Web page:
|Foreign fruits imported into Việt Nam are mainly bonbon, mangosteen, apple, jackfruit, orange, pear, kiwi and cherry. — VNA/VNS Photo Hữu Vinh|
HÀ NỘI — Việt Nam imported fruit and vegetables worth US$1.43 billion in the first 10 months of this year, a year-on-year increase of 13.1 per cent, according to statistics of the Ministry of Agriculture and Rural Development (MARD).
Thailand was the largest import market, accounting for 43.3 per cent of the total value, followed by China with 23.1 per cent, and the remainder mostly from Australia, South Korea and the US.
Many economic experts have spoken out against the increasing amount of imported fruit and vegetables in Việt Nam, as the country is an agricultural country growing many of its own fruit and vegetables. However, in the past two years, enterprises have imported many kinds of vegetables from foreign countries, directly competing with domestic products.
From average import value of $200 million per year in the past, it now stands at $1.43 billion. It’s predicted that Việt Nam will spend $1.7 billion on importing vegetables and fruits this year.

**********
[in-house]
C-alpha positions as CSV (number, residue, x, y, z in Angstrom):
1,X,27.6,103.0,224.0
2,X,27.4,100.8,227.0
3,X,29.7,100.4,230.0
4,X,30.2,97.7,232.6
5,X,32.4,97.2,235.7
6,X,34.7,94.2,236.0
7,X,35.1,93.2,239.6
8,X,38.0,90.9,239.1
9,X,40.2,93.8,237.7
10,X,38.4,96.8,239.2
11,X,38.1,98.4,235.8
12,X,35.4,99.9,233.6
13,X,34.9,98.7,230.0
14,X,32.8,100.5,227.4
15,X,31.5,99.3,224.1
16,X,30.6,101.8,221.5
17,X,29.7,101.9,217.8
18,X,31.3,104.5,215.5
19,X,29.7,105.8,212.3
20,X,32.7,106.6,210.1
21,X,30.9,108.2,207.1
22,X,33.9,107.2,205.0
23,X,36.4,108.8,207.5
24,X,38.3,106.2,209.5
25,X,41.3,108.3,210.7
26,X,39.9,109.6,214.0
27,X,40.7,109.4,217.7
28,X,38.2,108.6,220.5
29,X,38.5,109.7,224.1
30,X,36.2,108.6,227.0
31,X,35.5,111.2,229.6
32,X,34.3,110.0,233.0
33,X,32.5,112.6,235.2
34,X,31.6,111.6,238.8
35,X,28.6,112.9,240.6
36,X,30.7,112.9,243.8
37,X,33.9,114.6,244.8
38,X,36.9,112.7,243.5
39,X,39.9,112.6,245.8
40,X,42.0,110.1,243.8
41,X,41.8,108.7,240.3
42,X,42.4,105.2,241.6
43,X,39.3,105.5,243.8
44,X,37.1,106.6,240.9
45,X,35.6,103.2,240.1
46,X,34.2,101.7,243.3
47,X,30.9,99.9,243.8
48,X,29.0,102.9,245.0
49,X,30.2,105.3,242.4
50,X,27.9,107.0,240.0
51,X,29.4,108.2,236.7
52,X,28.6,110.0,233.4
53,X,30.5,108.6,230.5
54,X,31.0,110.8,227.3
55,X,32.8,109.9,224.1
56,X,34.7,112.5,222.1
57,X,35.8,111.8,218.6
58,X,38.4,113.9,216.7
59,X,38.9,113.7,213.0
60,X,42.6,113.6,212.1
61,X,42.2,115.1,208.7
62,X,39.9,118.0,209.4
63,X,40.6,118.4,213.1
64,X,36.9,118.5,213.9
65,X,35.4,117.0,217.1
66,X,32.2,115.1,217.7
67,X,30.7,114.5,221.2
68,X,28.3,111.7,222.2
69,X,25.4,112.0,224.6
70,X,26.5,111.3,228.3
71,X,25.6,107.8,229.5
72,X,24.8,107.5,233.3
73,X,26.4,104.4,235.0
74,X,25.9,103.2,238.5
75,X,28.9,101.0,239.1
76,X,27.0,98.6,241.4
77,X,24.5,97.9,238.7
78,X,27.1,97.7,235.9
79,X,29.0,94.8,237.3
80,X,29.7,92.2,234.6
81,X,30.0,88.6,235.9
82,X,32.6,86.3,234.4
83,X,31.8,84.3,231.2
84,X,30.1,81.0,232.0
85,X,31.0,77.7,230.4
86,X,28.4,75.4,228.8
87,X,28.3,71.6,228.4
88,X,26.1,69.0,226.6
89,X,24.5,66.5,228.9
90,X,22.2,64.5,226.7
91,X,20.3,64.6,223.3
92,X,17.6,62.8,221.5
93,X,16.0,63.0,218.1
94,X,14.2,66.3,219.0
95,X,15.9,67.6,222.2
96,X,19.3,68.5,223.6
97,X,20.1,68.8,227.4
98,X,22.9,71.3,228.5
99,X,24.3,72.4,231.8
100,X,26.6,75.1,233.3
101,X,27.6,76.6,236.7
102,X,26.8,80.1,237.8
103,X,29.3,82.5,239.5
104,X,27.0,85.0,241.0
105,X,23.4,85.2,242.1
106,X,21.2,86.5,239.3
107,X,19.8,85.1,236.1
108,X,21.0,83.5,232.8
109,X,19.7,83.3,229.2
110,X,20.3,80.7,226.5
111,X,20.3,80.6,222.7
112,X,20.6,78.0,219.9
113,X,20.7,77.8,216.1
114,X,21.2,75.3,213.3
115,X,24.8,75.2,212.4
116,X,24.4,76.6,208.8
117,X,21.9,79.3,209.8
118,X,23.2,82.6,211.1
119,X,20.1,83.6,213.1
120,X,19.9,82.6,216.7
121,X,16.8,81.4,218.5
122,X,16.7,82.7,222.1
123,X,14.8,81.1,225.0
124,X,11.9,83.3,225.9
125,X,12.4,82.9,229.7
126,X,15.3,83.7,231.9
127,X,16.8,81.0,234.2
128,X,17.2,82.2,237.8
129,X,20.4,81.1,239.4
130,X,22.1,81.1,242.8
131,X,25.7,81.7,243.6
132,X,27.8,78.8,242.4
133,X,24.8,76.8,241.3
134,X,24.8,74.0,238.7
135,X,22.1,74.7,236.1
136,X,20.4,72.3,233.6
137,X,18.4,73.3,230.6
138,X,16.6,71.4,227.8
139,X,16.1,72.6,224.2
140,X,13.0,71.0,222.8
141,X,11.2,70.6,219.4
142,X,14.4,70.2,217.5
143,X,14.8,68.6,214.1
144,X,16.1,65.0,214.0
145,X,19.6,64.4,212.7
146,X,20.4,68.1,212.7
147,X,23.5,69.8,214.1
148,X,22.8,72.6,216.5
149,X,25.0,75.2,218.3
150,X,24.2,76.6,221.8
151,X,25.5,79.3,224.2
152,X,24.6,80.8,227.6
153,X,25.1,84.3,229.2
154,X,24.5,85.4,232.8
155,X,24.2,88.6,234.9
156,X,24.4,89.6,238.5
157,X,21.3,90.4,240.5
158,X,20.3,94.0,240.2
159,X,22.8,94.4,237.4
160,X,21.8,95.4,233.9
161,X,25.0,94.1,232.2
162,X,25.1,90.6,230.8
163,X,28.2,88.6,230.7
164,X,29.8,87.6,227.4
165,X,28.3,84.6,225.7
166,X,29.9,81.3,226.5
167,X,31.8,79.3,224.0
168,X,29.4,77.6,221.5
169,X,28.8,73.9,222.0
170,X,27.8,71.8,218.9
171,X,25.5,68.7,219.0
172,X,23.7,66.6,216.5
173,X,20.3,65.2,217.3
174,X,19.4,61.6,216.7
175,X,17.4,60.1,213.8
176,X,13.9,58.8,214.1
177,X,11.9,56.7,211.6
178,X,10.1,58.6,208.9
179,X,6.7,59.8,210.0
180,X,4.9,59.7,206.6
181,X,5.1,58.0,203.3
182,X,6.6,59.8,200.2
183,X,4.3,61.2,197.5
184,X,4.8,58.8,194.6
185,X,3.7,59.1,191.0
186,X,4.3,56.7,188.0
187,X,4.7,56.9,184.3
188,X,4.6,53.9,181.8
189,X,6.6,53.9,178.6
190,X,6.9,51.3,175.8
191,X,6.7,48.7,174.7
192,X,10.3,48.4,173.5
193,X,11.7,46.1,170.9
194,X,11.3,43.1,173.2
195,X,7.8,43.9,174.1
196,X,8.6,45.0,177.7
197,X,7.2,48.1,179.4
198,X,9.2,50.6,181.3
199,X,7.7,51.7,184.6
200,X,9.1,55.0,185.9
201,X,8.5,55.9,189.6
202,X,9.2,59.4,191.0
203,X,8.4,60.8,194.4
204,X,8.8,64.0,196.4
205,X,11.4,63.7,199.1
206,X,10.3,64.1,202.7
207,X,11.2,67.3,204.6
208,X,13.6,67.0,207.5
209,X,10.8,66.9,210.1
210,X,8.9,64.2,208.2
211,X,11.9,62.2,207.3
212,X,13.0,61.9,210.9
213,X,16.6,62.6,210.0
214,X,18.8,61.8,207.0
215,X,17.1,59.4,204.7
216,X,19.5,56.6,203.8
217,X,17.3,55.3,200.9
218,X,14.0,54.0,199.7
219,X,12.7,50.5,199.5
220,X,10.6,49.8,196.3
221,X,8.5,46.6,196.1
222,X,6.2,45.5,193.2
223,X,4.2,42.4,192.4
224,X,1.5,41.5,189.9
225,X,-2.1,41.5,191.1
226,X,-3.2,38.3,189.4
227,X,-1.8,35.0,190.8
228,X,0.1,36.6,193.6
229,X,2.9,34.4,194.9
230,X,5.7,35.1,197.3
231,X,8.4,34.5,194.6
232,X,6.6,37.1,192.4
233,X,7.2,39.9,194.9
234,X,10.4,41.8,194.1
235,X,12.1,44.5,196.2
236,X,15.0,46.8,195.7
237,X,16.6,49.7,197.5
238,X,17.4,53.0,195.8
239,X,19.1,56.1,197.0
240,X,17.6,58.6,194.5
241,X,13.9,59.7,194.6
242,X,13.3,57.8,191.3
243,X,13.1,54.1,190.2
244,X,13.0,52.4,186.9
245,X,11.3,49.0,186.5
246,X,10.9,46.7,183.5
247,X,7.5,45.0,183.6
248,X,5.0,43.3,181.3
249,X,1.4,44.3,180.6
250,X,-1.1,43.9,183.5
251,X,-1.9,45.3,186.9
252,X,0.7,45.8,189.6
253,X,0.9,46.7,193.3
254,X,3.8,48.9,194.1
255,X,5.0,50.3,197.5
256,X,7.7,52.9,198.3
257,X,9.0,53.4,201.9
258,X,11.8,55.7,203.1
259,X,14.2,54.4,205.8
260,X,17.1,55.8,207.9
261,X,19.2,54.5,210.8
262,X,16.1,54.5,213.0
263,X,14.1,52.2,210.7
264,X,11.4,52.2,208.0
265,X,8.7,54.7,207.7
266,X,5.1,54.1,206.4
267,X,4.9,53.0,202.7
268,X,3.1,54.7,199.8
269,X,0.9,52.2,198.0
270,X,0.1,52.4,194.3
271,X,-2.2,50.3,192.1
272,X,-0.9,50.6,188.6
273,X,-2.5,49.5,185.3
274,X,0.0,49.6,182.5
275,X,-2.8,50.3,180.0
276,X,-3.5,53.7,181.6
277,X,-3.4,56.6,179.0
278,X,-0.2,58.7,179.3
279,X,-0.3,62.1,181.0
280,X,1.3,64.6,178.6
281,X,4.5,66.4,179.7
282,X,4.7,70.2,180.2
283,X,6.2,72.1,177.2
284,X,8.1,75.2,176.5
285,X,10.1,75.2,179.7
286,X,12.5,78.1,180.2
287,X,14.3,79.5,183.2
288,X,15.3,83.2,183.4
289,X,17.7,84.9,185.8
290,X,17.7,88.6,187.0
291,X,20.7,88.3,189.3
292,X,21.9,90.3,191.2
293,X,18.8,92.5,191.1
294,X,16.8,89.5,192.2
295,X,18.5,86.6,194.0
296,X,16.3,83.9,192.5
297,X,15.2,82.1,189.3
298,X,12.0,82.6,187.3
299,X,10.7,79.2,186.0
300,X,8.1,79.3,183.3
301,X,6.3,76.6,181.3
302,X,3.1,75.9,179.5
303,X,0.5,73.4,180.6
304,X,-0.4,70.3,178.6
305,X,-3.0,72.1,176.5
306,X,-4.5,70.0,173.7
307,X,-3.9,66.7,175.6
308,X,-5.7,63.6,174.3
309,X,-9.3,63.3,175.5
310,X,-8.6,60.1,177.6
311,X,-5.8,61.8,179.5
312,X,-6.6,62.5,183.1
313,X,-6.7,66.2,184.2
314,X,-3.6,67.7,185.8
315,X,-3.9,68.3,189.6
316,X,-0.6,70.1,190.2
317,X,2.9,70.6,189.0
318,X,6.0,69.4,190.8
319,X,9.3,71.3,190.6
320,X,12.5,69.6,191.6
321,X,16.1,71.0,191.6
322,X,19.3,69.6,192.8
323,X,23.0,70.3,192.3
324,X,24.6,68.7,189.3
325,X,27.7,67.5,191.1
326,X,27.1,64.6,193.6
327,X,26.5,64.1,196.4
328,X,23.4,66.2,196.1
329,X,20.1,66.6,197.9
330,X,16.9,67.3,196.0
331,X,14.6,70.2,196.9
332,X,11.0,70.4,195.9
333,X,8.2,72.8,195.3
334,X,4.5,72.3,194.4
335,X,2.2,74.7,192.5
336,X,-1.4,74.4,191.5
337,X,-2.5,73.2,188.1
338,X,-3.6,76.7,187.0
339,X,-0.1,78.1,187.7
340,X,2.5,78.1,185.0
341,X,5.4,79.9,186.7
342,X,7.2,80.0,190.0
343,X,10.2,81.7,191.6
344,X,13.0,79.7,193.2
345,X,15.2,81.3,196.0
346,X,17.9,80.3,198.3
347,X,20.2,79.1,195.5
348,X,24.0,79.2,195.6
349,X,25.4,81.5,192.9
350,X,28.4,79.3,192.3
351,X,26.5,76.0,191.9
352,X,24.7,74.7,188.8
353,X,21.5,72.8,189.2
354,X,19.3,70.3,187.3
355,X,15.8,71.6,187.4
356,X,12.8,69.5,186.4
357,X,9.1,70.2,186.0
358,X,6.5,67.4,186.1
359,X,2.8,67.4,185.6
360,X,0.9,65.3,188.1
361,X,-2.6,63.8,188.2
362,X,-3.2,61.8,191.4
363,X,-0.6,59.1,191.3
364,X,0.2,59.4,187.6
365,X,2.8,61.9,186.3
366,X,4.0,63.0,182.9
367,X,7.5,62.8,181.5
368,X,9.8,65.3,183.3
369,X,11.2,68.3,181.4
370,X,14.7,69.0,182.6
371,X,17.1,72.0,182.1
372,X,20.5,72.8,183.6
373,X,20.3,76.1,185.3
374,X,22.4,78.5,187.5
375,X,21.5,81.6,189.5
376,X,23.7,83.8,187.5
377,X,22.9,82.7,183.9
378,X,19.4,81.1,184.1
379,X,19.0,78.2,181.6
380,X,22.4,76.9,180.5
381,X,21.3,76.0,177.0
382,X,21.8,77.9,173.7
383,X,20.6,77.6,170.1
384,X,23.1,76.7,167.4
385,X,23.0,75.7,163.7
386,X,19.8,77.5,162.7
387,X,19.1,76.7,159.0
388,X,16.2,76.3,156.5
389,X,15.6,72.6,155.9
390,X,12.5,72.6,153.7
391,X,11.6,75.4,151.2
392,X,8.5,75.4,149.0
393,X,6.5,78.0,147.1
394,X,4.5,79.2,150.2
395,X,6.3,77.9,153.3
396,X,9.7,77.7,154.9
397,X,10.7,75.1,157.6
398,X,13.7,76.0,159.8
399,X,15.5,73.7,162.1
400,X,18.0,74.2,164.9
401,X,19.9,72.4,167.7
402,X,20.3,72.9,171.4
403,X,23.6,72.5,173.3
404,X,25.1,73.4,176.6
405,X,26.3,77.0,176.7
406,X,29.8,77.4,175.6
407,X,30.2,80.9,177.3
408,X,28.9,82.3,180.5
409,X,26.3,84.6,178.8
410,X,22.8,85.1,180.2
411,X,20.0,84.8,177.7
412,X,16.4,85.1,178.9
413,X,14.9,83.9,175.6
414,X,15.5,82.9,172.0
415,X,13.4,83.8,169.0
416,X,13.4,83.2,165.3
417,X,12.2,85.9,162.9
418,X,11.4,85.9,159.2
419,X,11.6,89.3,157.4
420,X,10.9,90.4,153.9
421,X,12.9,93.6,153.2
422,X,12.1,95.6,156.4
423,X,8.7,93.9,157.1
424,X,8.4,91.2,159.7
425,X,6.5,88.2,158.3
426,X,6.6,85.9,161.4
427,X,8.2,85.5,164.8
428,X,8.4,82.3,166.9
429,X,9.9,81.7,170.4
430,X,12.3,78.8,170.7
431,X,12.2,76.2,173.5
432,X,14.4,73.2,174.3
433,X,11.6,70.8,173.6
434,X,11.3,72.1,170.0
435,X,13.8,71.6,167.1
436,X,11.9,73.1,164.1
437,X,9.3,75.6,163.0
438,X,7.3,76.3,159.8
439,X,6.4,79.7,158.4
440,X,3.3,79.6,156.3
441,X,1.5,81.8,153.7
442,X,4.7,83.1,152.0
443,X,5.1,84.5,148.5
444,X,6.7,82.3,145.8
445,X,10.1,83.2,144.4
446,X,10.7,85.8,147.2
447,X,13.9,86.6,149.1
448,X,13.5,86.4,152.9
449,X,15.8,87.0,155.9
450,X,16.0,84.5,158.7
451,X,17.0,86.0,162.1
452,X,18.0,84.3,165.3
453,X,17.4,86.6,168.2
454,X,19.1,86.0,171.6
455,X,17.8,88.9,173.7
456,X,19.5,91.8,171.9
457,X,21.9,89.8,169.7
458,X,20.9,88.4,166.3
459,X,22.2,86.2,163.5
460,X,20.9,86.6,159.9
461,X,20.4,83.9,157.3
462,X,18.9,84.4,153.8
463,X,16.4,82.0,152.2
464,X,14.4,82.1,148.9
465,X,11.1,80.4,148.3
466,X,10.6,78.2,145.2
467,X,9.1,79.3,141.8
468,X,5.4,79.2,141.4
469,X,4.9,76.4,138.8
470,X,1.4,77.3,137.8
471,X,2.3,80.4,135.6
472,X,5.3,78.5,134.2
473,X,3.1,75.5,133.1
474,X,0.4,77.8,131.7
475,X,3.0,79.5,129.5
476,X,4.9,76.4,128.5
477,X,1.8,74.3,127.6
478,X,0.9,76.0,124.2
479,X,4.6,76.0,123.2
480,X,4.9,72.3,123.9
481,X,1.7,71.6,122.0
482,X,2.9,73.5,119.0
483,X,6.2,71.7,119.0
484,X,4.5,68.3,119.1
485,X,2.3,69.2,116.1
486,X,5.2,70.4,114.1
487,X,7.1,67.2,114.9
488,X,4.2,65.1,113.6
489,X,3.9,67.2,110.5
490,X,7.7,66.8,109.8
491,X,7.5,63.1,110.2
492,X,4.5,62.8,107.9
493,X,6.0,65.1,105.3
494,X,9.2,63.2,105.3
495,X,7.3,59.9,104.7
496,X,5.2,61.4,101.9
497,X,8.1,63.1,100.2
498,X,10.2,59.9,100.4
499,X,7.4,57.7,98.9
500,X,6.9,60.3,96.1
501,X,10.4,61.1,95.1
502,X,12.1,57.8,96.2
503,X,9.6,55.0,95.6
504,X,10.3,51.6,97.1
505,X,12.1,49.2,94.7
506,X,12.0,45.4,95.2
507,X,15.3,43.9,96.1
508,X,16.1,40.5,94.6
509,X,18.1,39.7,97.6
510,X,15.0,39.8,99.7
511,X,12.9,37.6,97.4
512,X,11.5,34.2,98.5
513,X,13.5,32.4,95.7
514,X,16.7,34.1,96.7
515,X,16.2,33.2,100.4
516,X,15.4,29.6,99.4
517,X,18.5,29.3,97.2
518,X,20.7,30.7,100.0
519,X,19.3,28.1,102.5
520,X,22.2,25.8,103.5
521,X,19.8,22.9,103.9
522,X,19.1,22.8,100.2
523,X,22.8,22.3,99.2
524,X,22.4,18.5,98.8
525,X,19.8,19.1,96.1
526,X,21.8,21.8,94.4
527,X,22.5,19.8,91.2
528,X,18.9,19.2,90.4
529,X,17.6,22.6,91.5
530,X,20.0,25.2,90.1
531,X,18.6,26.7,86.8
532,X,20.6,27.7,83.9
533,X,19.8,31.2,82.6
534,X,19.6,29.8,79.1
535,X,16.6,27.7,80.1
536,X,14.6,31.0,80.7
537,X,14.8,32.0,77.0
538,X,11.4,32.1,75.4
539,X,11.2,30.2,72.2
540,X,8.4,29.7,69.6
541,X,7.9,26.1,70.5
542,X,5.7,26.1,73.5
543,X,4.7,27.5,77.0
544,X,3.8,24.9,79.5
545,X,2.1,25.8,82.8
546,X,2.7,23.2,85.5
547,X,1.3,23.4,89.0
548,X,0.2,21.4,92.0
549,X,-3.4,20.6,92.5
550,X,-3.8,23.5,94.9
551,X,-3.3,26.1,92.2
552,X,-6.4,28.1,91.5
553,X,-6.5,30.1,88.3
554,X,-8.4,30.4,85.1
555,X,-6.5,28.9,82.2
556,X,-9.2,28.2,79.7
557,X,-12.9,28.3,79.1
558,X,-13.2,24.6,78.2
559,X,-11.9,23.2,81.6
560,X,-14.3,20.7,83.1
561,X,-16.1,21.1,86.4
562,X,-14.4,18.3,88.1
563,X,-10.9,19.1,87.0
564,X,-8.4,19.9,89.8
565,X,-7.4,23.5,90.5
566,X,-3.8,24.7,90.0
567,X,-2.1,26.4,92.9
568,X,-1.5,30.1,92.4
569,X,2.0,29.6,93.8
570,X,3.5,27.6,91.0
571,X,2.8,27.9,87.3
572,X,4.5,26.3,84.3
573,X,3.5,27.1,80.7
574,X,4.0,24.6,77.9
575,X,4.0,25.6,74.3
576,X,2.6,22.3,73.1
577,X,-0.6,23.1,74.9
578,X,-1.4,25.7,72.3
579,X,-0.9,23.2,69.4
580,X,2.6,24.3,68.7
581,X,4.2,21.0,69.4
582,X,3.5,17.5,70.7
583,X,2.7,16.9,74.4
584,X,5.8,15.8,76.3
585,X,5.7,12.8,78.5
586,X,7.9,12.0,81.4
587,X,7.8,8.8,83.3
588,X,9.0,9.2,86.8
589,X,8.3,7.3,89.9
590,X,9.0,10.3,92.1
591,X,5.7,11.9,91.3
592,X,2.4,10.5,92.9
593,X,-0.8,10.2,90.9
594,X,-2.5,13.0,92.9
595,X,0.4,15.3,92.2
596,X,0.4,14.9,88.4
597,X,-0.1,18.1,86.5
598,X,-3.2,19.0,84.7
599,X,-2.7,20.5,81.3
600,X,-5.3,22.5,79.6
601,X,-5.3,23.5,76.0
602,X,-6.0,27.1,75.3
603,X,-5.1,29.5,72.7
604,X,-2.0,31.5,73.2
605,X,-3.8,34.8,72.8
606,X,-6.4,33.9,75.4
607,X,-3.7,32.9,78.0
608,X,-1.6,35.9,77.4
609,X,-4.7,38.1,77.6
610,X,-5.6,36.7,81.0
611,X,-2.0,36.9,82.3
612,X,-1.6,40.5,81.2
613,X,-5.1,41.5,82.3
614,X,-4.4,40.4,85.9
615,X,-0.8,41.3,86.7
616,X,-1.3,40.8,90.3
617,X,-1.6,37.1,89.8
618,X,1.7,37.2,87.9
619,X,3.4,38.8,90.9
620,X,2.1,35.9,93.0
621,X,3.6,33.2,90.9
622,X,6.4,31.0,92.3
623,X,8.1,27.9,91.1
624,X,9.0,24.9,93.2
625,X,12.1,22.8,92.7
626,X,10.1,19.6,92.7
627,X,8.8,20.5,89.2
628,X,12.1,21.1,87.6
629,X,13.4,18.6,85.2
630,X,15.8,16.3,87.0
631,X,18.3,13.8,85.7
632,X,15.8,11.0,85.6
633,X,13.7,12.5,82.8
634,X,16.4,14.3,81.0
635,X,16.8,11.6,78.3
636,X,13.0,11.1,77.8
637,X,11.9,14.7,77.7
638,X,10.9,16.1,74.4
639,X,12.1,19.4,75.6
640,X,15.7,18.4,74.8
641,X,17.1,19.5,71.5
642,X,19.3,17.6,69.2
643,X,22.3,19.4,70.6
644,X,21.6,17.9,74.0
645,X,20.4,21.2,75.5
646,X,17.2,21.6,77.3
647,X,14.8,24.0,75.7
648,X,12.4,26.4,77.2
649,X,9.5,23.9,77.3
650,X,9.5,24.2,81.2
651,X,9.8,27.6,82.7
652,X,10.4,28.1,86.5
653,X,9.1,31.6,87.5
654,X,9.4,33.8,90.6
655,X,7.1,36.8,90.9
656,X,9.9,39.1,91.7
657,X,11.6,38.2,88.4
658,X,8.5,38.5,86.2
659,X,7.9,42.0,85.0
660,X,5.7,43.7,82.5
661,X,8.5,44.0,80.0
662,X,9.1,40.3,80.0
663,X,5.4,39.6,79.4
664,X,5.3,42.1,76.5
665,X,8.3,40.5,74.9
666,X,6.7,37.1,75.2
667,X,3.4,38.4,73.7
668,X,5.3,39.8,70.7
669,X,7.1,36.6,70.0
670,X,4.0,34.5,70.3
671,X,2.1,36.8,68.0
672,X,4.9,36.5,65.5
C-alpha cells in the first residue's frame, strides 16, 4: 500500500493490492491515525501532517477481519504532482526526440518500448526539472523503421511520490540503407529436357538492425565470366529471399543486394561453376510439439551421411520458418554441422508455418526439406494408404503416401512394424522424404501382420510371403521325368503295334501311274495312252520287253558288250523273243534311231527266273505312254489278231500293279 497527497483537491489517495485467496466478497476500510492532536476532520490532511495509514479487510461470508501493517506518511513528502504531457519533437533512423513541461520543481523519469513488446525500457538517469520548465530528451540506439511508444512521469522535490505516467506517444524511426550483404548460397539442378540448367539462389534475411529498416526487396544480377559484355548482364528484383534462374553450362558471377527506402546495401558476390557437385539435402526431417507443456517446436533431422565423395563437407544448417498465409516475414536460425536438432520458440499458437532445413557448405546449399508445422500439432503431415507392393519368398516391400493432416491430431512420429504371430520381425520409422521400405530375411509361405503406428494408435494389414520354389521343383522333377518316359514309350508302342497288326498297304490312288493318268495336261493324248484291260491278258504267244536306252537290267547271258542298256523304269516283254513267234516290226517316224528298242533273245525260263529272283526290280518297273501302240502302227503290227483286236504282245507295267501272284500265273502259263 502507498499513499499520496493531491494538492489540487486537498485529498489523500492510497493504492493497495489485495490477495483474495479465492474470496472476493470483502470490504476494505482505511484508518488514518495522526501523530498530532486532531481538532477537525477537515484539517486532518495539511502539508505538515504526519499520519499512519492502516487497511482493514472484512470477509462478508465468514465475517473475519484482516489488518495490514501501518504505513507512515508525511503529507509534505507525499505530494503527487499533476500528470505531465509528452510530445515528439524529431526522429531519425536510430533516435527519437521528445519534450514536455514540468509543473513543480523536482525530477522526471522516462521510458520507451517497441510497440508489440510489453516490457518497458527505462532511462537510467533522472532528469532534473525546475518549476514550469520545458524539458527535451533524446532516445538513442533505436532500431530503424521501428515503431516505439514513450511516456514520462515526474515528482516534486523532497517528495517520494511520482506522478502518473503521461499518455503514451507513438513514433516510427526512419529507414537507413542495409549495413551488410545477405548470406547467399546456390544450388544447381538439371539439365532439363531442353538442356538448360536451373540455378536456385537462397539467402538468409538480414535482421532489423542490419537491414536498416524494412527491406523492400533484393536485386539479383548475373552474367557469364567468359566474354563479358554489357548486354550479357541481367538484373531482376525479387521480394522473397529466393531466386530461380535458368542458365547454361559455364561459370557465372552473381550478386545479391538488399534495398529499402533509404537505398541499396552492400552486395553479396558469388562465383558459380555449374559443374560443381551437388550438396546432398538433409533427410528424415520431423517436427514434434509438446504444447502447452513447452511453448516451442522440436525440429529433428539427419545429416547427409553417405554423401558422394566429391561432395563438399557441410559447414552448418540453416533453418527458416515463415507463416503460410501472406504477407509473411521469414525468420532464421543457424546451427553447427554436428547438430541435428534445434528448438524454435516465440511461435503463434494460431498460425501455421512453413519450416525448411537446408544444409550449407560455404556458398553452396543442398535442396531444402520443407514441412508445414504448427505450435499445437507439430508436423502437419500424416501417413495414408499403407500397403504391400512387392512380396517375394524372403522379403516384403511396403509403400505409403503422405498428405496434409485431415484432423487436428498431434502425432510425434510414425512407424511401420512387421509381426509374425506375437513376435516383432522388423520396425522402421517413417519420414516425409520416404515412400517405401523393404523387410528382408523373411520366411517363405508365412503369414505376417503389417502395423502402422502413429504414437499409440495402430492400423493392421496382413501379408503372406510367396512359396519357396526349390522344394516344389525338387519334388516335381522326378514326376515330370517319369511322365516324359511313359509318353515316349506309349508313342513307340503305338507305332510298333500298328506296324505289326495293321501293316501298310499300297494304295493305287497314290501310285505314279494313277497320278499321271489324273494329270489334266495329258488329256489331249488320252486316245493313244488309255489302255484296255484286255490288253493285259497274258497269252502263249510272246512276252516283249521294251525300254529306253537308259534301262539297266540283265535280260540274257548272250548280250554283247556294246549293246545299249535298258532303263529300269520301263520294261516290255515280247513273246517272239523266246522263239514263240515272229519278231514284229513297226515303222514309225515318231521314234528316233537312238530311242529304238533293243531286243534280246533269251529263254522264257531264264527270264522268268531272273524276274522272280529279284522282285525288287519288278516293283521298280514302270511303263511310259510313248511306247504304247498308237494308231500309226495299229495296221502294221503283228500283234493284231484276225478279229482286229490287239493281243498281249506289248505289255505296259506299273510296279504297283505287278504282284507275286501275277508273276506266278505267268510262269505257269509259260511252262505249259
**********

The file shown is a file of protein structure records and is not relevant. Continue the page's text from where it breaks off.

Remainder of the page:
According to Hoàng Trung, head of the MARD’s Plant Protection Department, the import of vegetables and fruits is not only for domestic consumption but also for re-export. Most of the re-export items are mangosteen, durian, mango and longan imported from Thailand then exported to China in large quantities.
“With import tax of zero per cent in the ASEAN, the temporary import of Thailand fruits and then re-export to China is rapidly increasing,” said Trung.
In term of exports, the country was estimated to earn $3.3 billion from the exports of vegetables and fruits in January-October, up 15.5 per cent compared with the same period last year. China is the largest export market of Việt Nam.
“Việt Nam exported many fruits and vegetables to the world market, which were welcomed by many markets such as the EU, Australia, US, Japan and Russia. On the contrary, it also opened to receiving goods from abroad, implementing free trade agreements strictly,” said Trung. — VNS